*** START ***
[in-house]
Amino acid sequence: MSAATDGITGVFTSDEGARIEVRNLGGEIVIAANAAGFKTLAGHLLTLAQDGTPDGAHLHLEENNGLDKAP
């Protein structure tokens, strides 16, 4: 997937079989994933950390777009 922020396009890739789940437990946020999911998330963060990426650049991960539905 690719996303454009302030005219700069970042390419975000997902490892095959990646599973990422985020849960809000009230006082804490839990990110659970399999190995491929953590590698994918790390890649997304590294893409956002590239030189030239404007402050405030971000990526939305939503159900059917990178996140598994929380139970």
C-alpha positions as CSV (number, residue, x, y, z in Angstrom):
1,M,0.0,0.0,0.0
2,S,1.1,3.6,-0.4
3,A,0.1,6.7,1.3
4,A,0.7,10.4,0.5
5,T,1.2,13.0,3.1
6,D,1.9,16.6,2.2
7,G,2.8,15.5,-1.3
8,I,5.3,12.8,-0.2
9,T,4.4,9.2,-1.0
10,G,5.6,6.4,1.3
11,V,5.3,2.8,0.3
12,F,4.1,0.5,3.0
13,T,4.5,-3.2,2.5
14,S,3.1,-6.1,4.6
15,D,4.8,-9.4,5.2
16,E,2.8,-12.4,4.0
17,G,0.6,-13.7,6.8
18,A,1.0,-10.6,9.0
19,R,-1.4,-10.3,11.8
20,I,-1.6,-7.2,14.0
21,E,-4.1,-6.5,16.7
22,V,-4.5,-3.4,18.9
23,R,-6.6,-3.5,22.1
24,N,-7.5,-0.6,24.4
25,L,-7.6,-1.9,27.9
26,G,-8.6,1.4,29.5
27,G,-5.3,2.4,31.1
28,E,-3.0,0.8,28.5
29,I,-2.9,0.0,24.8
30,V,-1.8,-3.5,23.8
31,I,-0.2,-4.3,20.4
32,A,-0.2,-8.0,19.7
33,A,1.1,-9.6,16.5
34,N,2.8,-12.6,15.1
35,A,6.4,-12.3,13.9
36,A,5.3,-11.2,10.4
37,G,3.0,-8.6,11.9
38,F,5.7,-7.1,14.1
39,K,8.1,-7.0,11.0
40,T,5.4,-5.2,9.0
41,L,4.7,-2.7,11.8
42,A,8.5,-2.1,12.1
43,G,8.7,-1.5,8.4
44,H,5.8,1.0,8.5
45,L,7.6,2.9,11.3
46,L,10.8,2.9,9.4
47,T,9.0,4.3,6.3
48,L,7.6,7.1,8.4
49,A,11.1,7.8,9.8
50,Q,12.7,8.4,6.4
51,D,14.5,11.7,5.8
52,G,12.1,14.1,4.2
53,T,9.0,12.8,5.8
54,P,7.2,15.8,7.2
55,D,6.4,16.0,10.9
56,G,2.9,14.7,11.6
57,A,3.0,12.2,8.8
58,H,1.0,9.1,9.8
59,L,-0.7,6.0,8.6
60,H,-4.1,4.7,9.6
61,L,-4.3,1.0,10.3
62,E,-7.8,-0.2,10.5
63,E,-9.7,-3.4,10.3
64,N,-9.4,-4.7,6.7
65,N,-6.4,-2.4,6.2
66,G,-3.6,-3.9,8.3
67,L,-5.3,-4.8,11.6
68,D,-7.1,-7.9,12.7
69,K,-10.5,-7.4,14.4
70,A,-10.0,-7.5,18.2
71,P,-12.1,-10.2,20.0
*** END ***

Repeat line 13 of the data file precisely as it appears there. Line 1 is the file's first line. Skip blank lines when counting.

9,T,4.4,9.2,-1.0